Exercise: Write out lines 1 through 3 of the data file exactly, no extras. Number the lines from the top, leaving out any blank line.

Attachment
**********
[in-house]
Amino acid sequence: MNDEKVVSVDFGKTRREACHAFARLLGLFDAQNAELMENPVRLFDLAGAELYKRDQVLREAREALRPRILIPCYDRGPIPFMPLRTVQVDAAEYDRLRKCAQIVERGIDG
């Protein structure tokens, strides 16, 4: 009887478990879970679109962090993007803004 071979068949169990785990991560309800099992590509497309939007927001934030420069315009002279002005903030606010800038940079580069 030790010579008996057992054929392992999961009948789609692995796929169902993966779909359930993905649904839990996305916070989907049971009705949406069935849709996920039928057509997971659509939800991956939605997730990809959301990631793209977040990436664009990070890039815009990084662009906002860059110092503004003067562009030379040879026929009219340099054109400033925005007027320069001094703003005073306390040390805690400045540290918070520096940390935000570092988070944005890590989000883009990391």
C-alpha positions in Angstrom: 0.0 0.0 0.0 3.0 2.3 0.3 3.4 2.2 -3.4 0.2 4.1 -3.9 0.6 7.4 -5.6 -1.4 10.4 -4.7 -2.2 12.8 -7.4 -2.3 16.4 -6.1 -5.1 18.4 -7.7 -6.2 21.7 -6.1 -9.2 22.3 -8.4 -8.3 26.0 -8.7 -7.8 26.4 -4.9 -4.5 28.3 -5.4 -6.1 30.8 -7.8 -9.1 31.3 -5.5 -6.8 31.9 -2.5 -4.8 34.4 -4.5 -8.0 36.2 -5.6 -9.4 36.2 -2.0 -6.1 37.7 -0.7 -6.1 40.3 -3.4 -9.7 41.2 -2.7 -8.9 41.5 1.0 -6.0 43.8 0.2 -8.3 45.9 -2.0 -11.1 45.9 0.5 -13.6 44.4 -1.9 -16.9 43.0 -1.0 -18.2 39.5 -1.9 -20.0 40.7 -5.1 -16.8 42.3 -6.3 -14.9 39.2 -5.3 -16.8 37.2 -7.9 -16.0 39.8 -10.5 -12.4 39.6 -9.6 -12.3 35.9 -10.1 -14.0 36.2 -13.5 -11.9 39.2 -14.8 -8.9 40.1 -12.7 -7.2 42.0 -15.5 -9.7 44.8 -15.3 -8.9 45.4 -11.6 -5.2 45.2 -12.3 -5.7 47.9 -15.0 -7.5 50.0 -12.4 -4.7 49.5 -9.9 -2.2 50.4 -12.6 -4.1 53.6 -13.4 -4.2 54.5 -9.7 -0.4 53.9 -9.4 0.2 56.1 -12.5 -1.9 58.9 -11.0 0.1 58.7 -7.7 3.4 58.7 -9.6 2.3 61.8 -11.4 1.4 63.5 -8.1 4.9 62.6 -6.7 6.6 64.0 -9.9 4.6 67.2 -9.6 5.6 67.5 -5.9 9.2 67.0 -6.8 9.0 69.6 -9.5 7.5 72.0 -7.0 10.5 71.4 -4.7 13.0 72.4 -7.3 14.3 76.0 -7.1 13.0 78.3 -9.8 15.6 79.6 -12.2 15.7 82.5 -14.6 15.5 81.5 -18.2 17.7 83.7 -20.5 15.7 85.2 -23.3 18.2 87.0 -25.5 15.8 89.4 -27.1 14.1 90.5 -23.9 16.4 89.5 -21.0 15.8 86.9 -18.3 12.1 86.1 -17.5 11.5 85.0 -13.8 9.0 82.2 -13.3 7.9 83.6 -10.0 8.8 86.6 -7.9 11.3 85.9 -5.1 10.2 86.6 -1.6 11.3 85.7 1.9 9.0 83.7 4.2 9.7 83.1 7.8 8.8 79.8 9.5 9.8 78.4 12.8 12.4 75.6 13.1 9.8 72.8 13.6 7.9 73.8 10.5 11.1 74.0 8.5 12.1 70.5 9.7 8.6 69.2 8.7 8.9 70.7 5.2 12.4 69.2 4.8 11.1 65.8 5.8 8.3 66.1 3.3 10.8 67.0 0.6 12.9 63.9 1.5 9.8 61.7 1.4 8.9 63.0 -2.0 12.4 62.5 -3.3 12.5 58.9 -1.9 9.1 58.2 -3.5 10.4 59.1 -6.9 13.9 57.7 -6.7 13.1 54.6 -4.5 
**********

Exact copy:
[in-house]
Amino acid sequence: MNDEKVVSVDFGKTRREACHAFARLLGLFDAQNAELMENPVRLFDLAGAELYKRDQVLREAREALRPRILIPCYDRGPIPFMPLRTVQVDAAEYDRLRKCAQIVERGIDG
């Protein structure tokens, strides 16, 4: 009887478990879970679109962090993007803004 071979068949169990785990991560309800099992590509497309939007927001934030420069315009002279002005903030606010800038940079580069 030790010579008996057992054929392992999961009948789609692995796929169902993966779909359930993905649904839990996305916070989907049971009705949406069935849709996920039928057509997971659509939800991956939605997730990809959301990631793209977040990436664009990070890039815009990084662009906002860059110092503004003067562009030379040879026929009219340099054109400033925005007027320069001094703003005073306390040390805690400045540290918070520096940390935000570092988070944005890590989000883009990391």